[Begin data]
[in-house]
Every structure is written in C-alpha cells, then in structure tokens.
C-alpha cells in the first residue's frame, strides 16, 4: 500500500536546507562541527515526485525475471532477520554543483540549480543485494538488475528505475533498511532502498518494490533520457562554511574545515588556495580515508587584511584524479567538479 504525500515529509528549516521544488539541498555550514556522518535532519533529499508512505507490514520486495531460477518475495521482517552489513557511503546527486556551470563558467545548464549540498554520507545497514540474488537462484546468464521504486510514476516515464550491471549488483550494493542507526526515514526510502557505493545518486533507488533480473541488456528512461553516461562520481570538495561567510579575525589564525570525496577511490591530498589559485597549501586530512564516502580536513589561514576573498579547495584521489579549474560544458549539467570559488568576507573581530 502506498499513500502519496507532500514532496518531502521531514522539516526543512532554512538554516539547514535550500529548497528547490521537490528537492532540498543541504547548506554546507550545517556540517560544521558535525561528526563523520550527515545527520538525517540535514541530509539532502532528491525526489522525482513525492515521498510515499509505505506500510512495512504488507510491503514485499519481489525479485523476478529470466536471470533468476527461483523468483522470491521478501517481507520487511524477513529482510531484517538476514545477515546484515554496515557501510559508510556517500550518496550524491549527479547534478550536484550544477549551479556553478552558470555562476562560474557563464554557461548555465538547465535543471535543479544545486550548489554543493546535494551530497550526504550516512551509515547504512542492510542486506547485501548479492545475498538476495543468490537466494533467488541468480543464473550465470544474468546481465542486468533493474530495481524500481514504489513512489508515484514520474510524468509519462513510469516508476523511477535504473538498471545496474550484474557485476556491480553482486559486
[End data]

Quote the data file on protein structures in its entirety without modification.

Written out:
[in-house]
Every structure is written in C-alpha cells, then in structure tokens.
C-alpha cells in the first residue's frame, strides 16, 4: 500500500536546507562541527515526485525475471532477520554543483540549480543485494538488475528505475533498511532502498518494490533520457562554511574545515588556495580515508587584511584524479567538479 504525500515529509528549516521544488539541498555550514556522518535532519533529499508512505507490514520486495531460477518475495521482517552489513557511503546527486556551470563558467545548464549540498554520507545497514540474488537462484546468464521504486510514476516515464550491471549488483550494493542507526526515514526510502557505493545518486533507488533480473541488456528512461553516461562520481570538495561567510579575525589564525570525496577511490591530498589559485597549501586530512564516502580536513589561514576573498579547495584521489579549474560544458549539467570559488568576507573581530 502506498499513500502519496507532500514532496518531502521531514522539516526543512532554512538554516539547514535550500529548497528547490521537490528537492532540498543541504547548506554546507550545517556540517560544521558535525561528526563523520550527515545527520538525517540535514541530509539532502532528491525526489522525482513525492515521498510515499509505505506500510512495512504488507510491503514485499519481489525479485523476478529470466536471470533468476527461483523468483522470491521478501517481507520487511524477513529482510531484517538476514545477515546484515554496515557501510559508510556517500550518496550524491549527479547534478550536484550544477549551479556553478552558470555562476562560474557563464554557461548555465538547465535543471535543479544545486550548489554543493546535494551530497550526504550516512551509515547504512542492510542486506547485501548479492545475498538476495543468490537466494533467488541468480543464473550465470544474468546481465542486468533493474530495481524500481514504489513512489508515484514520474510524468509519462513510469516508476523511477535504473538498471545496474550484474557485476556491480553482486559486